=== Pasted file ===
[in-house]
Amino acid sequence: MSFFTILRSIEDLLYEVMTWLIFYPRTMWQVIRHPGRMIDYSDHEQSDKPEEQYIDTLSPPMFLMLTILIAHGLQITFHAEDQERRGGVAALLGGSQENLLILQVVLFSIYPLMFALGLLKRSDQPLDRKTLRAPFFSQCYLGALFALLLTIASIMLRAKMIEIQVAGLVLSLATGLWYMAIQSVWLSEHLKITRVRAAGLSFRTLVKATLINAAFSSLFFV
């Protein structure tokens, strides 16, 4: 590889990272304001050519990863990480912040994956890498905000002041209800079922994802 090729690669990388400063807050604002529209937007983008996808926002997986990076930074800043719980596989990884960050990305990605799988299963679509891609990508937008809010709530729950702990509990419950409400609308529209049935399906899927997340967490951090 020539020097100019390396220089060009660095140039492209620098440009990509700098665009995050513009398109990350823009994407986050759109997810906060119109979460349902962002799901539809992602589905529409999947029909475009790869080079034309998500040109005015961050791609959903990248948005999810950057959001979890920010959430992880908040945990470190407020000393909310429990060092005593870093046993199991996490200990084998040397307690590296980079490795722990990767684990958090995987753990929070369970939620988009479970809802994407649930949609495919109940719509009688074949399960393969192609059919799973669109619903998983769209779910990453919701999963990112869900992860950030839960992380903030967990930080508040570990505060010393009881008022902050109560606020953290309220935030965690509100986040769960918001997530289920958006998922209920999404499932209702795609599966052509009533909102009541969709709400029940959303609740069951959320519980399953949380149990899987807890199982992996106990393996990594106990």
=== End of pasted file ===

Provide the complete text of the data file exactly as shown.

[in-house]
Amino acid sequence: MSFFTILRSIEDLLYEVMTWLIFYPRTMWQVIRHPGRMIDYSDHEQSDKPEEQYIDTLSPPMFLMLTILIAHGLQITFHAEDQERRGGVAALLGGSQENLLILQVVLFSIYPLMFALGLLKRSDQPLDRKTLRAPFFSQCYLGALFALLLTIASIMLRAKMIEIQVAGLVLSLATGLWYMAIQSVWLSEHLKITRVRAAGLSFRTLVKATLINAAFSSLFFV
């Protein structure tokens, strides 16, 4: 590889990272304001050519990863990480912040994956890498905000002041209800079922994802 090729690669990388400063807050604002529209937007983008996808926002997986990076930074800043719980596989990884960050990305990605799988299963679509891609990508937008809010709530729950702990509990419950409400609308529209049935399906899927997340967490951090 020539020097100019390396220089060009660095140039492209620098440009990509700098665009995050513009398109990350823009994407986050759109997810906060119109979460349902962002799901539809992602589905529409999947029909475009790869080079034309998500040109005015961050791609959903990248948005999810950057959001979890920010959430992880908040945990470190407020000393909310429990060092005593870093046993199991996490200990084998040397307690590296980079490795722990990767684990958090995987753990929070369970939620988009479970809802994407649930949609495919109940719509009688074949399960393969192609059919799973669109619903998983769209779910990453919701999963990112869900992860950030839960992380903030967990930080508040570990505060010393009881008022902050109560606020953290309220935030965690509100986040769960918001997530289920958006998922209920999404499932209702795609599966052509009533909102009541969709709400029940959303609740069951959320519980399953949380149990899987807890199982992996106990393996990594106990």